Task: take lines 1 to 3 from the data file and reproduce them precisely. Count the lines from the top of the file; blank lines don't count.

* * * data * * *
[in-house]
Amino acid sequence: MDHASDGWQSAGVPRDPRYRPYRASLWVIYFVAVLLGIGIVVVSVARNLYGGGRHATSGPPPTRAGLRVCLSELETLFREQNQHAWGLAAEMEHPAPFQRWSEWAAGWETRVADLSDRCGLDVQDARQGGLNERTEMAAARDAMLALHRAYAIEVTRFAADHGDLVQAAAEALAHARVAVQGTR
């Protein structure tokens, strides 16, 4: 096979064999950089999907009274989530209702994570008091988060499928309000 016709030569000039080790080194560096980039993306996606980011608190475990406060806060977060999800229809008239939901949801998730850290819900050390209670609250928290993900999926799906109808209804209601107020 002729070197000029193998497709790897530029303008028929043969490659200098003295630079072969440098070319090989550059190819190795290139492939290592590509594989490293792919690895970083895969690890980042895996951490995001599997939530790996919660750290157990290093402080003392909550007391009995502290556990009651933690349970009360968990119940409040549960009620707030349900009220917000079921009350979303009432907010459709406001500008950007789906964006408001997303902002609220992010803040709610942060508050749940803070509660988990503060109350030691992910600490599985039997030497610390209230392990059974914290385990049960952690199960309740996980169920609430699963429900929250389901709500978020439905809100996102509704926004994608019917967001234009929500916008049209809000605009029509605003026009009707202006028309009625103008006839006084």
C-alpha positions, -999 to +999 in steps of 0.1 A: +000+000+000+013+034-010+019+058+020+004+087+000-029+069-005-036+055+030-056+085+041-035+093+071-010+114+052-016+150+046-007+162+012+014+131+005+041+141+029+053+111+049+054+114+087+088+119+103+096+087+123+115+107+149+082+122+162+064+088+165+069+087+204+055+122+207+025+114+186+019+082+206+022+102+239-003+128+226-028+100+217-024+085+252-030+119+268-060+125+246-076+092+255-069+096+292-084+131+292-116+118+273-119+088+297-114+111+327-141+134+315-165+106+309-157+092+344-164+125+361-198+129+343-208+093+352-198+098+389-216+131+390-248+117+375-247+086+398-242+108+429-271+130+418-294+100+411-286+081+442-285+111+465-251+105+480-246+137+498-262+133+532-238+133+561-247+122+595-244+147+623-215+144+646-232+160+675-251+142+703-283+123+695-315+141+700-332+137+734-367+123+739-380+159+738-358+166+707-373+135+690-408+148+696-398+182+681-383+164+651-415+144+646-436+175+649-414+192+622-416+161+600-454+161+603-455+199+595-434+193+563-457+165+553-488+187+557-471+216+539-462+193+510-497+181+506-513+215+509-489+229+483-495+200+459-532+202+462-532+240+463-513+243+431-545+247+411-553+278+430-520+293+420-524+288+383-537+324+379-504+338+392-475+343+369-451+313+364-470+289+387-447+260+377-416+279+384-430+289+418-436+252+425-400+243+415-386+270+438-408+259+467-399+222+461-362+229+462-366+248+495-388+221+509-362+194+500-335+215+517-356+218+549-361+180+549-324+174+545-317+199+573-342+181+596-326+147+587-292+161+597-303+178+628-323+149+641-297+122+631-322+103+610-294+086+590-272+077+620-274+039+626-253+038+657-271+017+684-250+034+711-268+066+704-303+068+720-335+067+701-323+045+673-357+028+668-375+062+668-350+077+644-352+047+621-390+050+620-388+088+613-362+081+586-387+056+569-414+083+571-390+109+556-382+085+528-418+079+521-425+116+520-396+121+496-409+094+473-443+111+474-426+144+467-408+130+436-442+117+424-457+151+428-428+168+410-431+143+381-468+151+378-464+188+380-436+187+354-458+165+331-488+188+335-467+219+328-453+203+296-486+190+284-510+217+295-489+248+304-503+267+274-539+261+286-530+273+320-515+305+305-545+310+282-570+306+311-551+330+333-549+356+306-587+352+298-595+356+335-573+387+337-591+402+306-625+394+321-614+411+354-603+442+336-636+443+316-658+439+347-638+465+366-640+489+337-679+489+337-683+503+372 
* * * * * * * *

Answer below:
[in-house]
Amino acid sequence: MDHASDGWQSAGVPRDPRYRPYRASLWVIYFVAVLLGIGIVVVSVARNLYGGGRHATSGPPPTRAGLRVCLSELETLFREQNQHAWGLAAEMEHPAPFQRWSEWAAGWETRVADLSDRCGLDVQDARQGGLNERTEMAAARDAMLALHRAYAIEVTRFAADHGDLVQAAAEALAHARVAVQGTR
């Protein structure tokens, strides 16, 4: 096979064999950089999907009274989530209702994570008091988060499928309000 016709030569000039080790080194560096980039993306996606980011608190475990406060806060977060999800229809008239939901949801998730850290819900050390209670609250928290993900999926799906109808209804209601107020 002729070197000029193998497709790897530029303008028929043969490659200098003295630079072969440098070319090989550059190819190795290139492939290592590509594989490293792919690895970083895969690890980042895996951490995001599997939530790996919660750290157990290093402080003392909550007391009995502290556990009651933690349970009360968990119940409040549960009620707030349900009220917000079921009350979303009432907010459709406001500008950007789906964006408001997303902002609220992010803040709610942060508050749940803070509660988990503060109350030691992910600490599985039997030497610390209230392990059974914290385990049960952690199960309740996980169920609430699963429900929250389901709500978020439905809100996102509704926004994608019917967001234009929500916008049209809000605009029509605003026009009707202006028309009625103008006839006084």